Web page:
What Doesn’t Kill You…
We’ve been doing this a long time and it hasn’t killed us yet.
~ Dickie Peterson, Blue Cheer
The late-sixties had its share of musical innovators. Several regions burst on the scene promoting their brand of music, sex and drugs but northern California had the best of all three. Somewhere between Janis Joplin, Jefferson Airplane and Santana were a grizzly acid-crazed power trio that never knew when to turn it down. Blue Cheer took their name form a potent brand of LSD causing headaches everywhere they played. Claiming to be the loudest band in the world, the pre-Motörhead self-confessed drug addicts played heavy blues-rock with the dexterity of a train wreck. They were managed by an ex-Hell’s Angel and promoted by renowned LSD chemist and Grateful Dead patron Owsley Stanley it’s a wonder they ever got anything to the radio. But it was the ‘60s and those kind of things happened. After catching Hendrix at the ’68 Monterey Pop festival, Leigh Stephens (guitar. vocals) Dickie Peterson (bass, vocals) and Paul Whaley (drums) set about recording their unconventional and uncompromising debut Vincebus Eruptum (’68).
The record would have gone nowhere until their cover version of Eddie Cochran’s “Summertime Blues” got stamped as a 45 and hit the airwaves. Amazingly, the song catapulted to #14 on the US charts moving the record to #11 and it looked for a while like the band might go the distance. Using the largest amount of amplification allowed on stage, Blue Cheer took to the road crossing the US. In Detroit they sold out the Grand Ballroom with The Stooges and the MC5 - this would make history as the first ever heavy metal triple-header. Landing in New York City they set up to cut tracks at the Record Plant but blew the studio monitors and had to finish back in Sausalito, CA outside with a mobile - hence the name of the disc Outsideinside (’68). The trouble was they couldn’t seem to keep a steady lineup. During 1969 they underwent several personnel changes and while recording New! Improved! Blue Cheer used a different guitarist for each side of the album.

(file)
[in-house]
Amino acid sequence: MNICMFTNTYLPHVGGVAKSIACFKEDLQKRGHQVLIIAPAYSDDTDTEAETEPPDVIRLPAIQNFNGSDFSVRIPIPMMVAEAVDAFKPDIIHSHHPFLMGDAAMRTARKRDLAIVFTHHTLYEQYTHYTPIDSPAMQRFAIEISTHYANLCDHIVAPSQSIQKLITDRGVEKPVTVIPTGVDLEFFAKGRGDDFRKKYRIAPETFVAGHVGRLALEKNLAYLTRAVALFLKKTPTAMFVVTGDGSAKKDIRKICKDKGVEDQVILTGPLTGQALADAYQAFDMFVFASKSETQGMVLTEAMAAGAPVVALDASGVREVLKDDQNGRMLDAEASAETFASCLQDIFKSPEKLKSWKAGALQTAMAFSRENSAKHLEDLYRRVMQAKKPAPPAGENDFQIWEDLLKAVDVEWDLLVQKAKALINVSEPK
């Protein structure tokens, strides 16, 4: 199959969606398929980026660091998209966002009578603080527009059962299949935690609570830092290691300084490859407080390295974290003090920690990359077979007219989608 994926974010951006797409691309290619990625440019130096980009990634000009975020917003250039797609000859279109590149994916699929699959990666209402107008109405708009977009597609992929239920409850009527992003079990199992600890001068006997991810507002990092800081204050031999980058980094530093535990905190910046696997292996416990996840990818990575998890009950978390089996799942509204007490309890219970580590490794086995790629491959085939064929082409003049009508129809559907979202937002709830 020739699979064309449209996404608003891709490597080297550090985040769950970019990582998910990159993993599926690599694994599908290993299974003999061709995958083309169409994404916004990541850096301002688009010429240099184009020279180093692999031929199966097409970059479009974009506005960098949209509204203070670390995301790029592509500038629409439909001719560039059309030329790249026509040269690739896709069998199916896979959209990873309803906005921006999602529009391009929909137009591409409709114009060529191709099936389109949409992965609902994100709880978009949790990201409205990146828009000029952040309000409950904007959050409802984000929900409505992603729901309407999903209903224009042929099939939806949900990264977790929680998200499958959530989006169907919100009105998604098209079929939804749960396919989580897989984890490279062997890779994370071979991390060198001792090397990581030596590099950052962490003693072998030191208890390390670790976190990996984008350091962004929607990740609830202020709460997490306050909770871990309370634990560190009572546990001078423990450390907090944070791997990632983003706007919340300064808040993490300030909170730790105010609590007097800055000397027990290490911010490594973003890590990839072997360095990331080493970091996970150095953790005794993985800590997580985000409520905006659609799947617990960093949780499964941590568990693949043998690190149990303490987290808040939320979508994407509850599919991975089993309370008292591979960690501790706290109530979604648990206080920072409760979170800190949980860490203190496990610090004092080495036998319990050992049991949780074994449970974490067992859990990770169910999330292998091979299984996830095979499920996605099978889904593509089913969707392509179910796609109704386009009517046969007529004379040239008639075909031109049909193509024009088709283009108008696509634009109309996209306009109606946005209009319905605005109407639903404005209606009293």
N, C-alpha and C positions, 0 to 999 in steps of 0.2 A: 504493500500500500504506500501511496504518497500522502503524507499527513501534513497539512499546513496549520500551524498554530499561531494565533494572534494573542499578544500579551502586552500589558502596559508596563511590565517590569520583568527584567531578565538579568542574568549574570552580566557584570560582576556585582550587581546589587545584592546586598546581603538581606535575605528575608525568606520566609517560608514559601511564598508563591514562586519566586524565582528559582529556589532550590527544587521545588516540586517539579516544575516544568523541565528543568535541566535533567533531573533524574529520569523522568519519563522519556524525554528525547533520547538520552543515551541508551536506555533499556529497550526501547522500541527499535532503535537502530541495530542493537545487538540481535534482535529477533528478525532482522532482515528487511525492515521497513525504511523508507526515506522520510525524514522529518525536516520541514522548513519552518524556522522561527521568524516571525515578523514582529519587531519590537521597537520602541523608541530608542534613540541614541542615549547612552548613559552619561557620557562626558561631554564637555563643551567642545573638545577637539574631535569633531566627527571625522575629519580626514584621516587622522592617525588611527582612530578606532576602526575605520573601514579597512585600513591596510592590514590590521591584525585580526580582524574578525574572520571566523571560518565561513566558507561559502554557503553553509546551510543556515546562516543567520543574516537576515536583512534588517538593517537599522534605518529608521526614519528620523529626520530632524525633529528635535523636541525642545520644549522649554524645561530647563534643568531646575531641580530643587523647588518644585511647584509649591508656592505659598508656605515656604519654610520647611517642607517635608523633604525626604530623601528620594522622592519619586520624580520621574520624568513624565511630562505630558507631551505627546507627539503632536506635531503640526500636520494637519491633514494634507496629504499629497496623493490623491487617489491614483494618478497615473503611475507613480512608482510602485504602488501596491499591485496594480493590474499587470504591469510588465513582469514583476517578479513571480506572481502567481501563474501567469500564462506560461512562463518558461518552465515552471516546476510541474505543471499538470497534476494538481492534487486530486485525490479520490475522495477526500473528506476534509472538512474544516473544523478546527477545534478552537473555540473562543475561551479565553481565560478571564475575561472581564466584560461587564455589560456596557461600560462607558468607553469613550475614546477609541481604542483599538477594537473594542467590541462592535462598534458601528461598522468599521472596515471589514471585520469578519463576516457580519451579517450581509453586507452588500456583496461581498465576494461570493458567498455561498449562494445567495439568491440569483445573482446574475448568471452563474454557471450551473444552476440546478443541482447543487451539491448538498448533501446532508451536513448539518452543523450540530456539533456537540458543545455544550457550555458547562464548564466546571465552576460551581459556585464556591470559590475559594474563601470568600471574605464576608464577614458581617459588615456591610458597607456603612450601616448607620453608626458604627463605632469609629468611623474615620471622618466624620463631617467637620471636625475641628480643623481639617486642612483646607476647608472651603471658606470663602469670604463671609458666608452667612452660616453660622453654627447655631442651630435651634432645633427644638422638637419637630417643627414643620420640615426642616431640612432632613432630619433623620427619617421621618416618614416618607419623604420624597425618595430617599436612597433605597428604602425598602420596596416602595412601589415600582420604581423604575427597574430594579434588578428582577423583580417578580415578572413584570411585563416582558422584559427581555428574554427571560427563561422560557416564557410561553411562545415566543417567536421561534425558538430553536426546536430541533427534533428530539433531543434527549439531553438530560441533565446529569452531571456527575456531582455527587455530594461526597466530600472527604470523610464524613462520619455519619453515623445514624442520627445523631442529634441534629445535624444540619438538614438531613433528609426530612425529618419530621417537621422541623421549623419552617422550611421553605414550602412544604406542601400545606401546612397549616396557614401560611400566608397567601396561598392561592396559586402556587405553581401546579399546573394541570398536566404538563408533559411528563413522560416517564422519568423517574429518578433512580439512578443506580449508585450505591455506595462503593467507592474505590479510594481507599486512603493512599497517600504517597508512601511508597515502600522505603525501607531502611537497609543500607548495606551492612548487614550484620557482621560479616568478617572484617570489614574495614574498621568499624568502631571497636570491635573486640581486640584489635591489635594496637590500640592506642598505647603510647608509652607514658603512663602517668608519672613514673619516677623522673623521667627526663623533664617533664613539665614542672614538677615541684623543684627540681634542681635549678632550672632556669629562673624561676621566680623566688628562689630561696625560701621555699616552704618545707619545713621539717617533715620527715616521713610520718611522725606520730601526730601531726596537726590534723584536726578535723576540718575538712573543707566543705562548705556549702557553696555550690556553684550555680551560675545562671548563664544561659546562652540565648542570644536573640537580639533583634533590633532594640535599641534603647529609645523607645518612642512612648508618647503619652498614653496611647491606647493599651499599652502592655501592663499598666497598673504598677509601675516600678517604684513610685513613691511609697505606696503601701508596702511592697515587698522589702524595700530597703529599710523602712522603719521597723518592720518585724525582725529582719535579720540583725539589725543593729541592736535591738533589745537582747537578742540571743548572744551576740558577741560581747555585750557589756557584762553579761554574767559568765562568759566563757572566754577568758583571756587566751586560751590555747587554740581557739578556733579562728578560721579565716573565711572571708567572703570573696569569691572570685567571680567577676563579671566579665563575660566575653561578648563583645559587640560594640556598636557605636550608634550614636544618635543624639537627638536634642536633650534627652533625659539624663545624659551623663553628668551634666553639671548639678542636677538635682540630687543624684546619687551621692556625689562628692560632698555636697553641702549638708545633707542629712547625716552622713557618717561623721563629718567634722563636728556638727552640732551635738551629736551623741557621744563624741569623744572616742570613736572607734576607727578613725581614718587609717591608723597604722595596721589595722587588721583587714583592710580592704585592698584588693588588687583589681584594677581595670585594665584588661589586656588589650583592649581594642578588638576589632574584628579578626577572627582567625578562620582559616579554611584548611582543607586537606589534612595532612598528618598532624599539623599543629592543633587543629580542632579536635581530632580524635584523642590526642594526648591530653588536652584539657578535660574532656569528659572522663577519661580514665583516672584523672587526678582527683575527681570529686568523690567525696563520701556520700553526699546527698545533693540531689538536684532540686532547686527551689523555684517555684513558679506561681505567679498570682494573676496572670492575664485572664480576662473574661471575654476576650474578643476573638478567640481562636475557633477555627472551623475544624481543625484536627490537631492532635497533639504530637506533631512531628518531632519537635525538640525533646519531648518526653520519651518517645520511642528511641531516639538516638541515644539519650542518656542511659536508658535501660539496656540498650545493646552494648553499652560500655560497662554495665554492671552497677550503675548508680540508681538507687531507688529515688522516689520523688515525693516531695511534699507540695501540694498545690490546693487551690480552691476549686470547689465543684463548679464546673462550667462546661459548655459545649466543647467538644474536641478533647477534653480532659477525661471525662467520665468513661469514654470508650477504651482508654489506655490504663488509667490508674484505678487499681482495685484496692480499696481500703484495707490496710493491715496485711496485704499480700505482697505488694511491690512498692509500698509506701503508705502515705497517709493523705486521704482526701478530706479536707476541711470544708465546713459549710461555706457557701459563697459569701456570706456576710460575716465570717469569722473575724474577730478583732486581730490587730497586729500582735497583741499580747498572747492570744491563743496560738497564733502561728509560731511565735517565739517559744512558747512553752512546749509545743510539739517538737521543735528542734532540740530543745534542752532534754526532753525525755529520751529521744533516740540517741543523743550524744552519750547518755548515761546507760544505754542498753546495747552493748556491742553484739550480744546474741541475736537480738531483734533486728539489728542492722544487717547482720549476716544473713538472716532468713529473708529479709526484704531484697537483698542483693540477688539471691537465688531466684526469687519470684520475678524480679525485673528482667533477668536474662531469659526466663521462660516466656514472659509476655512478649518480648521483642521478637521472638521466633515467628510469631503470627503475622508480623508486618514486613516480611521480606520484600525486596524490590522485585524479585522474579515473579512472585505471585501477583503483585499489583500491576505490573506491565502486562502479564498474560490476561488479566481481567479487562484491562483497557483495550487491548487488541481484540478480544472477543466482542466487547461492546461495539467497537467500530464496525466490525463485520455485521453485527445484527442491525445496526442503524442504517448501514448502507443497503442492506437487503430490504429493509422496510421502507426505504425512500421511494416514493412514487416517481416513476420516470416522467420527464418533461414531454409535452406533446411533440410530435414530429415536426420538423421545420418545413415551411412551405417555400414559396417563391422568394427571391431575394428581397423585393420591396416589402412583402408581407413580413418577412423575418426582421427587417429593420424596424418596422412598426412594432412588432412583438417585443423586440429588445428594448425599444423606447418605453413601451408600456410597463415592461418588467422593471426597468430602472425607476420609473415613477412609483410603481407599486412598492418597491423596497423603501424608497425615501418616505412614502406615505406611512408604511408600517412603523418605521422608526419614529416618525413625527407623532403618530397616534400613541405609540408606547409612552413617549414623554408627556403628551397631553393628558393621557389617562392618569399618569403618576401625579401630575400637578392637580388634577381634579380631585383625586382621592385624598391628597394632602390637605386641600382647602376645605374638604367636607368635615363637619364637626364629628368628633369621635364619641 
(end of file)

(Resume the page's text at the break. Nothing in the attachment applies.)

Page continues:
Guitarist Randy Holden, formerly of LA garage rock band The Other Half stuck around for most of ’69 but quit before recording the next platter. More changes haunted their fourth outing Blue Cheer starting with guitarist Bruce Stephens then replacing him with Gary Lee Yoder to finish. Oddly the record is considered their most cohesive body of work moving toward a more commercial Iron Butterfly / Steppenwolf sound. The lineup remained intact for 1970’s The Original Human Being and 1971’s Oh! Pleasant Hope neither of which dented the charts and the band temporarily broke up. “It’s funny,” says founder Dickie Peterson in our recent conversation, “here it is nearly forty years since we started and we’re becoming the next hip thing all over again. I think it has a lot to do with the younger stoner rock crowd. It’s overwhelming in a sense and yet so gratifying to know that what you spent your life doing is appreciated…it’s valuable. What higher compliment can you get? These younger people accept us in a most ingratiating way.”
Blue Cheer tried several times to regroup. They reformed in the mid ‘80s recording for Megaforce Records with Rod’s drummer/producer Carl Canedy turning the knobs on The Beast Is…Back (1985). They toured Europe with other classic rock bands like Mountain, The Groundhogs and Ten Years After. In 1989 Syracuse native and guitarist Andrew “Duck” MacDonald took up full-time residence with the band adding his handy work to a couple records during the nineties. In their time off, Dickie recorded two solo albums Child of Darkness and Tramp. Things started to heat up again for the new millennium with live recordings in Japan, England, and Germany. In 2006 they were approached by Arny Goodman and Ron Rainy of Rainman Records to record a US release. It been several months but now the band are on the road promoting What Doesn’t Kill You… “We’re older now,” says Peterson, “but I think we actually surprise a lot of younger people. We’re not a nostalgia band. We’re rock and rollers, man. If there were anything nostalgic about us none of us would do it. We’re not built that way.”